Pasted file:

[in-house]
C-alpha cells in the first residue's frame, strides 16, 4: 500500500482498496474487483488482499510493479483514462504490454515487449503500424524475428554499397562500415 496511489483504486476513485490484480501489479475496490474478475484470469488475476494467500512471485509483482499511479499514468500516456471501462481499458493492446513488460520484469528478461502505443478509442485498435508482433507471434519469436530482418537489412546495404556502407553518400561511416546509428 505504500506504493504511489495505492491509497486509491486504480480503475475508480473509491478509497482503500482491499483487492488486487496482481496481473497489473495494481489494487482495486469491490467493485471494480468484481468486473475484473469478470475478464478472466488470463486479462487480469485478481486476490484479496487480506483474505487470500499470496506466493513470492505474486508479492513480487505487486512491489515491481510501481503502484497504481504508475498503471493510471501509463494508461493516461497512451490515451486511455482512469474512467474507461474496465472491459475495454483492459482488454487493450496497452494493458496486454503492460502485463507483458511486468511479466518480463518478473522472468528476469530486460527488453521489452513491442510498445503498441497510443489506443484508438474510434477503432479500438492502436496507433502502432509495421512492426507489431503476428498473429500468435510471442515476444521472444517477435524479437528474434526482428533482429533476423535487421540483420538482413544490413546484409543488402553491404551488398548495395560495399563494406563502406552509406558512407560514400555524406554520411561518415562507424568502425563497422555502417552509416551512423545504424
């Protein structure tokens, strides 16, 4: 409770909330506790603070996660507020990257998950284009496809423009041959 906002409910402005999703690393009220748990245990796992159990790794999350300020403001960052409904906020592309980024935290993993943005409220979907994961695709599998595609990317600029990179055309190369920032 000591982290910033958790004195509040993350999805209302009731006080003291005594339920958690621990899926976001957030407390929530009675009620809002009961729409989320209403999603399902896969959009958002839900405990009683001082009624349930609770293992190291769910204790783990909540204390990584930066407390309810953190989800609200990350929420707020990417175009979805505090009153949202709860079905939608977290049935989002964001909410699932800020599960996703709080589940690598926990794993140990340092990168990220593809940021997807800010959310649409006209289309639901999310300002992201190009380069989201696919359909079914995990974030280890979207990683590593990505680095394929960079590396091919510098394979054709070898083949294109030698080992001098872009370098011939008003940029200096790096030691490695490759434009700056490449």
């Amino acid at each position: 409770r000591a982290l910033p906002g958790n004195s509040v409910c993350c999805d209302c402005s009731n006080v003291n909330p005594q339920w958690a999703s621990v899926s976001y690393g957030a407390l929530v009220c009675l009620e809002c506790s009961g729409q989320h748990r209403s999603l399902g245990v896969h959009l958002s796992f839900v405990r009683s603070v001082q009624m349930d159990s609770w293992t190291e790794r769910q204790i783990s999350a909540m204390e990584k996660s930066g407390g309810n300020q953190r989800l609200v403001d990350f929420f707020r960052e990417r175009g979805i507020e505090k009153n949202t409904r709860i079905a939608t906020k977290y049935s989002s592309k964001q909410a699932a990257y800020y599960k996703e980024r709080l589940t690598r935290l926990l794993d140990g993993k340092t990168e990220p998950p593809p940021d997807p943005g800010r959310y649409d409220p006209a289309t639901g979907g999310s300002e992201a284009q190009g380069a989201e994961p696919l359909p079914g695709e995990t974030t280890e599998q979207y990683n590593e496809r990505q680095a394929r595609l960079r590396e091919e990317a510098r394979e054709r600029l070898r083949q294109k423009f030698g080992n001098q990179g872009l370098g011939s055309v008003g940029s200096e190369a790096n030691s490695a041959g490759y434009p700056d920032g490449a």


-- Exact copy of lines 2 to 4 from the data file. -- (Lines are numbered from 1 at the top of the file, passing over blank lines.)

C-alpha cells in the first residue's frame, strides 16, 4: 500500500482498496474487483488482499510493479483514462504490454515487449503500424524475428554499397562500415 496511489483504486476513485490484480501489479475496490474478475484470469488475476494467500512471485509483482499511479499514468500516456471501462481499458493492446513488460520484469528478461502505443478509442485498435508482433507471434519469436530482418537489412546495404556502407553518400561511416546509428 505504500506504493504511489495505492491509497486509491486504480480503475475508480473509491478509497482503500482491499483487492488486487496482481496481473497489473495494481489494487482495486469491490467493485471494480468484481468486473475484473469478470475478464478472466488470463486479462487480469485478481486476490484479496487480506483474505487470500499470496506466493513470492505474486508479492513480487505487486512491489515491481510501481503502484497504481504508475498503471493510471501509463494508461493516461497512451490515451486511455482512469474512467474507461474496465472491459475495454483492459482488454487493450496497452494493458496486454503492460502485463507483458511486468511479466518480463518478473522472468528476469530486460527488453521489452513491442510498445503498441497510443489506443484508438474510434477503432479500438492502436496507433502502432509495421512492426507489431503476428498473429500468435510471442515476444521472444517477435524479437528474434526482428533482429533476423535487421540483420538482413544490413546484409543488402553491404551488398548495395560495399563494406563502406552509406558512407560514400555524406554520411561518415562507424568502425563497422555502417552509416551512423545504424
């Protein structure tokens, strides 16, 4: 409770909330506790603070996660507020990257998950284009496809423009041959 906002409910402005999703690393009220748990245990796992159990790794999350300020403001960052409904906020592309980024935290993993943005409220979907994961695709599998595609990317600029990179055309190369920032 000591982290910033958790004195509040993350999805209302009731006080003291005594339920958690621990899926976001957030407390929530009675009620809002009961729409989320209403999603399902896969959009958002839900405990009683001082009624349930609770293992190291769910204790783990909540204390990584930066407390309810953190989800609200990350929420707020990417175009979805505090009153949202709860079905939608977290049935989002964001909410699932800020599960996703709080589940690598926990794993140990340092990168990220593809940021997807800010959310649409006209289309639901999310300002992201190009380069989201696919359909079914995990974030280890979207990683590593990505680095394929960079590396091919510098394979054709070898083949294109030698080992001098872009370098011939008003940029200096790096030691490695490759434009700056490449």
């Amino acid at each position: 409770r000591a982290l910033p906002g958790n004195s509040v409910c993350c999805d209302c402005s009731n006080v003291n909330p005594q339920w958690a999703s621990v899926s976001y690393g957030a407390l929530v009220c009675l009620e809002c506790s009961g729409q989320h748990r209403s999603l399902g245990v896969h959009l958002s796992f839900v405990r009683s603070v001082q009624m349930d159990s609770w293992t190291e790794r769910q204790i783990s999350a909540m204390e990584k996660s930066g407390g309810n300020q953190r989800l609200v403001d990350f929420f707020r960052e990417r175009g979805i507020e505090k009153n949202t409904r709860i079905a939608t906020k977290y049935s989002s592309k964001q909410a699932a990257y800020y599960k996703e980024r709080l589940t690598r935290l926990l794993d140990g993993k340092t990168e990220p998950p593809p940021d997807p943005g800010r959310y649409d409220p006209a289309t639901g979907g999310s300002e992201a284009q190009g380069a989201e994961p696919l359909p079914g695709e995990t974030t280890e599998q979207y990683n590593e496809r990505q680095a394929r595609l960079r590396e091919e990317a510098r394979e054709r600029l070898r083949q294109k423009f030698g080992n001098q990179g872009l370098g011939s055309v008003g940029s200096e190369a790096n030691s490695a041959g490759y434009p700056d920032g490449a």